Escape to Old Florida

In a state that boasts hundreds of diverse fish camps, this storied 75-year-old gem still shines in its charming simplicity.

On a recent cold morning, as the dense fog lifted from the tannin-darkened dusky waters of the St. Johns River, Bill “Woody” Woodcock set his line, dropped his rod and reel into a holder on the dock at Stegbone’s Fish Camp and stood back to take in the wide expanse of the massive waterway.

Woodcock, from Pennsylvania, settled in at the camp in January for a three-month stay. His cabin is nestled between a handful of others on the spacious grounds.

The authentic old Florida fish camp, between Satsuma and Welaka in Putnam County, just south of Palatka, was established 75 years ago. Remnants, including the first cabin built by Bob Allender in 1946, still hint at Bob’s Camp, built on land carved out of orange groves. Allen Norton bought the property in 1972 and renamed it Norton’s Place. It was purchased by current owner Jim Stege in 1998. Thus, the name Stegbone’s, from his nickname as a student at the University of Florida. In a nod to his affinity for all things “old Florida,” the camp is awash in historical signage. At the top of the hill overlooking the sprawling dock is a “Christmas” pine tree planted by Norton the first year or two he was there, which still towers over the fire pit and multiple seating areas.

Fishermen, such as the “Kentucky Boys,” who arrive in March, come to pull in loads of bream (bluegill, warmouth, stumpknocker, red belly, shellcracker), crappie, perch, shad, catfish and several species of bass, along with anglers such as John Nicholson, who has been coming there from southwest Georgia for 40 years.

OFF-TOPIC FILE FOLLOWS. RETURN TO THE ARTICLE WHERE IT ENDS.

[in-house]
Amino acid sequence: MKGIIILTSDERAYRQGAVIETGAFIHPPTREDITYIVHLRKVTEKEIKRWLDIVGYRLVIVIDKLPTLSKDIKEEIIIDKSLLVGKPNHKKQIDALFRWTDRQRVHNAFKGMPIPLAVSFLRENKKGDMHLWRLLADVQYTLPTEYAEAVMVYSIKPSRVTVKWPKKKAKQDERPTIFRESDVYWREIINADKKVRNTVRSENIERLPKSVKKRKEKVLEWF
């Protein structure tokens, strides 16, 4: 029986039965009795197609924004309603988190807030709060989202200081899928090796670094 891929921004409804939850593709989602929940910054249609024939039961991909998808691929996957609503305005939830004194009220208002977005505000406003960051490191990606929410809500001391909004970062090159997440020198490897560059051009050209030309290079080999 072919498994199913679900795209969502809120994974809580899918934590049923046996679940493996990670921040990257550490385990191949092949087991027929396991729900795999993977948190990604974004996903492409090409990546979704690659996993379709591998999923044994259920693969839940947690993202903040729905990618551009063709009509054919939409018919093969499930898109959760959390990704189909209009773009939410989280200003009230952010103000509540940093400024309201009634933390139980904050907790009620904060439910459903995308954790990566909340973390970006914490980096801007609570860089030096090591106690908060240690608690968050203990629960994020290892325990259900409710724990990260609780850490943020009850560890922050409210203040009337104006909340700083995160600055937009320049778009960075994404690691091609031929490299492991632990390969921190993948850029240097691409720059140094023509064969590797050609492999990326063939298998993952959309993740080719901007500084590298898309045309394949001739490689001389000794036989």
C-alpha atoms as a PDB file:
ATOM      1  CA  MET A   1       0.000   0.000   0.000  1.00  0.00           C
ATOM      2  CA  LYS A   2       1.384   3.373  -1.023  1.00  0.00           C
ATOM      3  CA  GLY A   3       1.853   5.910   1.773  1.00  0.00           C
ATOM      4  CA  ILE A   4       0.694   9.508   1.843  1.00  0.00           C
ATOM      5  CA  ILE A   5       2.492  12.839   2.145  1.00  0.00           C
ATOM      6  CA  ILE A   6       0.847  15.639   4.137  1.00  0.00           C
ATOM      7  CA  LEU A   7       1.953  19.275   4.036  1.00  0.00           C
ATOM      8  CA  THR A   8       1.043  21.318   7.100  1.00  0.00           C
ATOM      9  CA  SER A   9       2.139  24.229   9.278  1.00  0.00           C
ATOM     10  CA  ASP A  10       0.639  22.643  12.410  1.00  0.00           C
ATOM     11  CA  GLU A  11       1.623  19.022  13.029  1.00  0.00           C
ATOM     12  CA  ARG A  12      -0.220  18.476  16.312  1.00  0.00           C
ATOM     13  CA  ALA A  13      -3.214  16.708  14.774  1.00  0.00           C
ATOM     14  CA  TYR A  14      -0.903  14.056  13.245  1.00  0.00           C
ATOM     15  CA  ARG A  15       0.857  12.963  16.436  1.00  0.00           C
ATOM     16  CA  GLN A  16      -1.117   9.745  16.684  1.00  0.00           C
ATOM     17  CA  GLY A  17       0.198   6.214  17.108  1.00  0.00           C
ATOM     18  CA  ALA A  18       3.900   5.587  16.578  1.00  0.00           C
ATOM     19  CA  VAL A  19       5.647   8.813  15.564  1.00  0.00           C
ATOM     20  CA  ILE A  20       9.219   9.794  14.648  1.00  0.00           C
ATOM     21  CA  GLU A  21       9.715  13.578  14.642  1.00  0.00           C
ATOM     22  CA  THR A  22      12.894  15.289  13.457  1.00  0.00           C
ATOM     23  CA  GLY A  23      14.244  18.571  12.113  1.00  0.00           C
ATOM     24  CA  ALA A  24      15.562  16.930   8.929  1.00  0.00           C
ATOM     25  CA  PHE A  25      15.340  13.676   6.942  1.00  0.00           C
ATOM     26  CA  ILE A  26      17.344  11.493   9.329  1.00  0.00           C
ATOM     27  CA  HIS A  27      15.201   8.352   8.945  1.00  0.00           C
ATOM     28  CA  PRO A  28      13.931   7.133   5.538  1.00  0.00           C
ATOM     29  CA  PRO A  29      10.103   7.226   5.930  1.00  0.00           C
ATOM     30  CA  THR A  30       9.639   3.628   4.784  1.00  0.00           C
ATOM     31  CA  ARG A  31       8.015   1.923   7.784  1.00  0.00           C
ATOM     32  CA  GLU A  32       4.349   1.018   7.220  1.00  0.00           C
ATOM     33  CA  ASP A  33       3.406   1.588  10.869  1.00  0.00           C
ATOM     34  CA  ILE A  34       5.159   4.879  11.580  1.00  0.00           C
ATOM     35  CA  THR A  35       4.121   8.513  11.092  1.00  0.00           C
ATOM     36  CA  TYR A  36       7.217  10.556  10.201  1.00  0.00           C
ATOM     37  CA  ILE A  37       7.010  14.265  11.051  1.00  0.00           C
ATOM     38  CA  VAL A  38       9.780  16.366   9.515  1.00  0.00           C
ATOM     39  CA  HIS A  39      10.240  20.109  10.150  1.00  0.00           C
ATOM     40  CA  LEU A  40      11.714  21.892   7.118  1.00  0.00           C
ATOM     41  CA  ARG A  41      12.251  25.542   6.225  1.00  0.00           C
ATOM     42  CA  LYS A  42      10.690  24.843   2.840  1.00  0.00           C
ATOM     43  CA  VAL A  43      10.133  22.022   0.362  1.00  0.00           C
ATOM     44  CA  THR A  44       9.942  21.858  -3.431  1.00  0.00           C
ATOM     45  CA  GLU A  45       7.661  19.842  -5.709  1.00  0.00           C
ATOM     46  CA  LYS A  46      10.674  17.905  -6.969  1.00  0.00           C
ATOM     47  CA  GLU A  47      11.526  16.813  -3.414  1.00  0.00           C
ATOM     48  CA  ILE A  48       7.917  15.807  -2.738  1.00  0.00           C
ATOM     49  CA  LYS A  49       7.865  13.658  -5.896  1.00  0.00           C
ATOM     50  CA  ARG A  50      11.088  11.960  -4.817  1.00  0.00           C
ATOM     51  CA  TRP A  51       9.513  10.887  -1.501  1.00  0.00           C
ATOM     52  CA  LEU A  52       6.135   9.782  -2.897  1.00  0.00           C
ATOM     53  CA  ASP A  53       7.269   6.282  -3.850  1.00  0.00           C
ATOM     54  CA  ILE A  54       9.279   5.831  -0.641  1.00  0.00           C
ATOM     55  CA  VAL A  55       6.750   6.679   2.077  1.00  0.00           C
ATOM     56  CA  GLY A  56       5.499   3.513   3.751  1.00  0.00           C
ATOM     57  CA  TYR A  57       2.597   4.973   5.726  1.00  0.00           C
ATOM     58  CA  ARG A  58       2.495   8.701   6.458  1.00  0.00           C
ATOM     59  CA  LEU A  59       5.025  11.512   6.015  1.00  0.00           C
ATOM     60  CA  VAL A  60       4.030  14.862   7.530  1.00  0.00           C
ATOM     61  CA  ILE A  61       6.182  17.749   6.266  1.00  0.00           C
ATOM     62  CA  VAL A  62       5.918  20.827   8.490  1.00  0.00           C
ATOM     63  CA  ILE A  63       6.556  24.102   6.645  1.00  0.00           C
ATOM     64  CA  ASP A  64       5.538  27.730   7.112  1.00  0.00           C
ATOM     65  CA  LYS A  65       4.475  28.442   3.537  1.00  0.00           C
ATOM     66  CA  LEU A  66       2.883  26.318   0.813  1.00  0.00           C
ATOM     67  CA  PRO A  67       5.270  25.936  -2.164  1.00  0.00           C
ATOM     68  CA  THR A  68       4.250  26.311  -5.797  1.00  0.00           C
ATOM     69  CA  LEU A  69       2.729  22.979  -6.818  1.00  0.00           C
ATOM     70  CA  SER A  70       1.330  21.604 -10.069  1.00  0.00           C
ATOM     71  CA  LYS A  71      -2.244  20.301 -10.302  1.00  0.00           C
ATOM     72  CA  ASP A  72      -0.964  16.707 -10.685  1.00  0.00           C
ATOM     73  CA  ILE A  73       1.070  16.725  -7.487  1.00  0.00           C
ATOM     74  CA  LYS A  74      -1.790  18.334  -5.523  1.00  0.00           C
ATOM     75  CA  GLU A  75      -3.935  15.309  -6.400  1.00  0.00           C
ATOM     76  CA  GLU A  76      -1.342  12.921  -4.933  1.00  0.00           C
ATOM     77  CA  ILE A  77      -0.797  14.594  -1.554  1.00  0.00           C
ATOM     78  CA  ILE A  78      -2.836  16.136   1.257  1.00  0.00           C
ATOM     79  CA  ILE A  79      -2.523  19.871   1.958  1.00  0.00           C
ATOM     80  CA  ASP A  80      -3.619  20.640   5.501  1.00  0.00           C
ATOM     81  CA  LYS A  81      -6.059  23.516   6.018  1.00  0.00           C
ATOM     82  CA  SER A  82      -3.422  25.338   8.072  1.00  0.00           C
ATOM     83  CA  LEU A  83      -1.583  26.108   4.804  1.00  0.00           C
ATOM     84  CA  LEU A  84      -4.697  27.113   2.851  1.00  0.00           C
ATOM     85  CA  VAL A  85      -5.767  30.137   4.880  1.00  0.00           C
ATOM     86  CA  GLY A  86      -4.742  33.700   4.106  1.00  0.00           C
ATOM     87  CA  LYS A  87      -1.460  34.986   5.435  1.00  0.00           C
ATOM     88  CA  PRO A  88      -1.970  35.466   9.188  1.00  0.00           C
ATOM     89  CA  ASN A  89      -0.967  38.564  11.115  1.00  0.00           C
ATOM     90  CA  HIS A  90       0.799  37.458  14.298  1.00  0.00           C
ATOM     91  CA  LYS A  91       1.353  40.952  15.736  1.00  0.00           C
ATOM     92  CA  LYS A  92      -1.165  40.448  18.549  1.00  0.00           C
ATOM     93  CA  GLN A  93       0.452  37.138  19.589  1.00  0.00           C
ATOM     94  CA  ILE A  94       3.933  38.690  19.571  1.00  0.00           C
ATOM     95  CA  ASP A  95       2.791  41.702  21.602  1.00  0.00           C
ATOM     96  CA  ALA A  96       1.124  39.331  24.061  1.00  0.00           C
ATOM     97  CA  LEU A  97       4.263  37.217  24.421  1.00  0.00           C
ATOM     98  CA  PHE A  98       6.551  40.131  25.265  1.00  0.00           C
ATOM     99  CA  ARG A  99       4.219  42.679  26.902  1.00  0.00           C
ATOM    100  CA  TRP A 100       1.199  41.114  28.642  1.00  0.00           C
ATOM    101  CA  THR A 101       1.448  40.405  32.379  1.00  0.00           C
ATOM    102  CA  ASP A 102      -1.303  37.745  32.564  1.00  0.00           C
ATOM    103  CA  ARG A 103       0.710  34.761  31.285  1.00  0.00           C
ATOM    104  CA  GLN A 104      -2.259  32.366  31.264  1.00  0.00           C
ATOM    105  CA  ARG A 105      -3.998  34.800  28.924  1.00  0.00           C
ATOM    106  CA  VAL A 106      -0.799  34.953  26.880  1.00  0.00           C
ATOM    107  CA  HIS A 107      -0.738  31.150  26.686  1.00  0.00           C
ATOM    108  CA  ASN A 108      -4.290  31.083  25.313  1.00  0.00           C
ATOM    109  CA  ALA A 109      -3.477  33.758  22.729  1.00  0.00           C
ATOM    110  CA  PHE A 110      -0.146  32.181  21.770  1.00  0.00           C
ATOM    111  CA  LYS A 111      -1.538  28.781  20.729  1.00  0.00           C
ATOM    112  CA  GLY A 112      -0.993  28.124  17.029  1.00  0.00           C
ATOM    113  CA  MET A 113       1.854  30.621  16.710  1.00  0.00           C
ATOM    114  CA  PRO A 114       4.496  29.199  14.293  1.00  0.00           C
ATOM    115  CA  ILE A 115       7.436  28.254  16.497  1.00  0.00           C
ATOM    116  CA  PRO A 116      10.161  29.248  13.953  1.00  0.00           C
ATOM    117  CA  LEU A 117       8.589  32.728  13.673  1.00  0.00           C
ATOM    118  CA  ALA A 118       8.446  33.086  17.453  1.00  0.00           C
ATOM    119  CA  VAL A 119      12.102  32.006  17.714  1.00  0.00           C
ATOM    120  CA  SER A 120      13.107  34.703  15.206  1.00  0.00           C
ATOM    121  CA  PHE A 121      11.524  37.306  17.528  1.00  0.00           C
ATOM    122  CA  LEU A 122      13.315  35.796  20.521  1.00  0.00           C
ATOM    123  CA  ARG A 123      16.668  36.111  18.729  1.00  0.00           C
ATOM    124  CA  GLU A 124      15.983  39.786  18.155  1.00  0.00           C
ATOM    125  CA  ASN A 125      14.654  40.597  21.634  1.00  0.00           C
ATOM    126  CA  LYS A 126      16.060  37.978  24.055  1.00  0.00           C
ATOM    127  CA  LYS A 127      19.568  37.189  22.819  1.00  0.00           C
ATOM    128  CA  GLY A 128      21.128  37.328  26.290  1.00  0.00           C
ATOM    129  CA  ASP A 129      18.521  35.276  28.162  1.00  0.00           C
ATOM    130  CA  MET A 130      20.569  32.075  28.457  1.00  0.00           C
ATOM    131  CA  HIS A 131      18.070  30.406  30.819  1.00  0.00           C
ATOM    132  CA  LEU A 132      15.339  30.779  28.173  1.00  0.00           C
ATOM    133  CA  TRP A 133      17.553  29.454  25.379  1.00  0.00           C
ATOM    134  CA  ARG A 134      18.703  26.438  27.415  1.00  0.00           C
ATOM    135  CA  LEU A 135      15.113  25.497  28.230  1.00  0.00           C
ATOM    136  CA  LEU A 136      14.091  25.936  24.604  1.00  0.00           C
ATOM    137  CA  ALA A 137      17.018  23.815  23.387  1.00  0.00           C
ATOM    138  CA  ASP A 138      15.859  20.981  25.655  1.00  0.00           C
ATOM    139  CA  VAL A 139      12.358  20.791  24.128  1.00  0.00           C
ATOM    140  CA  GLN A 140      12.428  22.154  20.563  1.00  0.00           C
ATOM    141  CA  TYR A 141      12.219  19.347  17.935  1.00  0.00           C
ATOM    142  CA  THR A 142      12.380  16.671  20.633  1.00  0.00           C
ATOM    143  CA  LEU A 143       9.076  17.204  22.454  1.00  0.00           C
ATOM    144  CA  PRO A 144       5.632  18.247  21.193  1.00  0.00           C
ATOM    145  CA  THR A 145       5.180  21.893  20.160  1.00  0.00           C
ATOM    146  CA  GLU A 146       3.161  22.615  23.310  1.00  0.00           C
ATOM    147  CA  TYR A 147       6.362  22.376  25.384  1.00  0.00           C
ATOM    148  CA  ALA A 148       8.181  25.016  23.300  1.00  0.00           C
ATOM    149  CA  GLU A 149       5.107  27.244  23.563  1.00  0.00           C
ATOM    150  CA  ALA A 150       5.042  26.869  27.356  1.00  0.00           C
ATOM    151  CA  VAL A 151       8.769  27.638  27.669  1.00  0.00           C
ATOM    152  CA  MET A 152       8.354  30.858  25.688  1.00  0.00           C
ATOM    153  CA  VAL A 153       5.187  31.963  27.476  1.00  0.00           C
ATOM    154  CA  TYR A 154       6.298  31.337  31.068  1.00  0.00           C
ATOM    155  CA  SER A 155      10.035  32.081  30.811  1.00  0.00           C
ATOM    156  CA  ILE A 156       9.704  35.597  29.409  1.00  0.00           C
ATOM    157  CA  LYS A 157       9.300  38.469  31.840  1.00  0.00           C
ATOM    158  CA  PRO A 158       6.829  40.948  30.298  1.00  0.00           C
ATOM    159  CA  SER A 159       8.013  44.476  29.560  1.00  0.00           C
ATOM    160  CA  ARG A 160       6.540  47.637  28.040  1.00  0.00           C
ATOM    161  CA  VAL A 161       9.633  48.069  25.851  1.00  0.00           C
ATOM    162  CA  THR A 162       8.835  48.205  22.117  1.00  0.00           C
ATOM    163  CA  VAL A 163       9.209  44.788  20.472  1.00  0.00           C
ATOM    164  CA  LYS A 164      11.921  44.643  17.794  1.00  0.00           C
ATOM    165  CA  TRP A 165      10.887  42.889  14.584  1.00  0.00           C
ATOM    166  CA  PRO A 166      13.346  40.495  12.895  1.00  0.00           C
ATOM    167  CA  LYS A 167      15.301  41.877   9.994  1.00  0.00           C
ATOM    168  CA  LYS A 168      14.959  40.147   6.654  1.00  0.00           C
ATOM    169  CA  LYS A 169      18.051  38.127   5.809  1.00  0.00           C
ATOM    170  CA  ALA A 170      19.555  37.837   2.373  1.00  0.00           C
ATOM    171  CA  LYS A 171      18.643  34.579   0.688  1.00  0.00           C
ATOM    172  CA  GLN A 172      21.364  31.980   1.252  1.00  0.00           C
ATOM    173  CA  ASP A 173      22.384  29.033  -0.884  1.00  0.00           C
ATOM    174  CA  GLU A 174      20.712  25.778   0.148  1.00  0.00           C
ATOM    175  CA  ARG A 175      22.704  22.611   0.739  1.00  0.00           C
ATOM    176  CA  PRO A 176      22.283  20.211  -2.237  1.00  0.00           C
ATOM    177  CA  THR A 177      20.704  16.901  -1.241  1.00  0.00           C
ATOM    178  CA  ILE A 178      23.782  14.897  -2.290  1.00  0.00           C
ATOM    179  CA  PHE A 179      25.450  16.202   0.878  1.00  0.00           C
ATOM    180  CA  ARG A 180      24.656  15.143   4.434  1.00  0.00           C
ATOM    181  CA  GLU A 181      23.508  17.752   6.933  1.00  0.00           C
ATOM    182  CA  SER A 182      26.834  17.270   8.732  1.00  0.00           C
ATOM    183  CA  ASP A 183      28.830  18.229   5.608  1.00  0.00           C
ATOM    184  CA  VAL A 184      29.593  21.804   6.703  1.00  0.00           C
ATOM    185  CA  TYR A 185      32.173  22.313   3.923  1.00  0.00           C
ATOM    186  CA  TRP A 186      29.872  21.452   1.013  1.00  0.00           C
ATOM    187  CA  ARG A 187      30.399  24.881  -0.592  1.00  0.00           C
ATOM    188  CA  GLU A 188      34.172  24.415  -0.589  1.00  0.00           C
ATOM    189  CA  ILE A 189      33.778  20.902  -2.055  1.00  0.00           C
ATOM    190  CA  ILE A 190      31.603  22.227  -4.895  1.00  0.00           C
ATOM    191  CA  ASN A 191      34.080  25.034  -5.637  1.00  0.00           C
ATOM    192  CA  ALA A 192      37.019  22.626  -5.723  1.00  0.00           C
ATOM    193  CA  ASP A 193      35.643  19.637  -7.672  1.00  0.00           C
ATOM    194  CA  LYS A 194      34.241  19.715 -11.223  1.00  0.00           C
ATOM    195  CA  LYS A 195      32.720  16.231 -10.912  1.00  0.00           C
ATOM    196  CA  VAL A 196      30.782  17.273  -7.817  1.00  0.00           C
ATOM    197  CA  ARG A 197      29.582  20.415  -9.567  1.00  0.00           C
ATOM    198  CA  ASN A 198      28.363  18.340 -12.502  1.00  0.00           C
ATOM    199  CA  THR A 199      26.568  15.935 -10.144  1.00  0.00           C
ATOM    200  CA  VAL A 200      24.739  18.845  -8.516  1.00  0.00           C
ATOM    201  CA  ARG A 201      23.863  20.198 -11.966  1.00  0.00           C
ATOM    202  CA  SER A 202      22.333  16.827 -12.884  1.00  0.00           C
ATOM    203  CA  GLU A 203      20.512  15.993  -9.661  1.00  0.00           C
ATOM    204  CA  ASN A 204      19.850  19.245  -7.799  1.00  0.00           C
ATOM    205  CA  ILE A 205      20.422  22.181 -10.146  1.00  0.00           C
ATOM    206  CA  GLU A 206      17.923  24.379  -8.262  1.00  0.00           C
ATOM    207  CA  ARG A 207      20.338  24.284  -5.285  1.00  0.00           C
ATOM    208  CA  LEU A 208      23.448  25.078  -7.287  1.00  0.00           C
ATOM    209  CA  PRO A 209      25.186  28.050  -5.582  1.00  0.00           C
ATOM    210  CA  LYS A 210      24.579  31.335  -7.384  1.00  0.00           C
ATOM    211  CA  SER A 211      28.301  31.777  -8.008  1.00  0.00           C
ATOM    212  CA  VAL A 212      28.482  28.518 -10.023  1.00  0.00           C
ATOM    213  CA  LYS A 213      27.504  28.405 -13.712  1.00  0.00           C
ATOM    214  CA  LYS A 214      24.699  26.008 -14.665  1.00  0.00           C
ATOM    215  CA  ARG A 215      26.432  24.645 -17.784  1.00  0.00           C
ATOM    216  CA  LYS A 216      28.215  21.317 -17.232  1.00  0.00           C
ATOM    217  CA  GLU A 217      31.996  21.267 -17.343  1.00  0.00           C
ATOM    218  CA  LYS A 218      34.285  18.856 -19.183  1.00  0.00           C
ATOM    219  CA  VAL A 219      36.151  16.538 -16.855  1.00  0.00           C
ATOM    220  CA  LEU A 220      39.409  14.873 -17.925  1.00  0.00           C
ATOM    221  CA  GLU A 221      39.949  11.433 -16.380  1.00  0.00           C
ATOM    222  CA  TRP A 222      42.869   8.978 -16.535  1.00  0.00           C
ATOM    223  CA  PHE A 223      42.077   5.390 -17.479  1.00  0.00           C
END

Whatever the haul of the day is, the cleaning station at the dock is outfitted for quick scaling and is equipped for plugging in a deep fryer and chowing down right on the spot. The five cabins, which can sleep from two to eight people, all have kitchens and are stocked with dinnerware and cooking utensils. For those who don’t bring their own boats, the camp offers one for rent.

And if you aren’t intent on catching fish, you can always just take in the quiet, pierced occasionally by a bird’s call or the splash of a frog, and enjoy the serenity of watching the river roll north towards Jacksonville and the Atlantic Ocean.

The St. Johns River is one of the few that flows from south to north. It begins as a marsh in Indian River County and ambles 310 miles northward, becoming broader and deeper as it goes. At Stegbone’s, the river is bordered on the west side by the upper reaches of the Ocala National Forest; just to the south, it is bordered in part by the Welaka State Forest on the eastern shore.

Stegbone’s Story

Jim Stege was born in Madison, Wisconsin. He says he has traveled the world but has a true affinity for the Sunshine State.

“I went back to school at age 29 to study architectural preservation,” he shares. “Back in 1984-85, I got a 1927 road map and went all over Florida on back roads looking for old gas stations. It really gave me a love for old Florida—and what we’re losing so quickly. I just got this feeling that I understood Florida.”

When he was ready to get out of Gainesville after 20 years and moved to St. Augustine, where he opened a sandal shop, he also found “this place.”

“It was a mess, but I have put everything I could into it and for 22 years have been working hard to not change that old Florida feel,” he offers. “We are low key. We’ve still got guys who are 70 years old and have been coming here since the early ‘50s.”

He notes that about 70 percent of the income comes between March and June, “when the bream fishermen are looking for the beds.”

“The Kentucky Boys come in early March. They have their prizes and awards for most fish or biggest fish, and they bring their Hudepohl and Schaefer beer and play horseshoes or cornhole and sit around the fire in the rocking chairs and tell lies,” he states, bursting into laughter. “And then there’s families, like John Nicholson’s. There’s a chair in cabin number three with all their names on it on brass plaques.”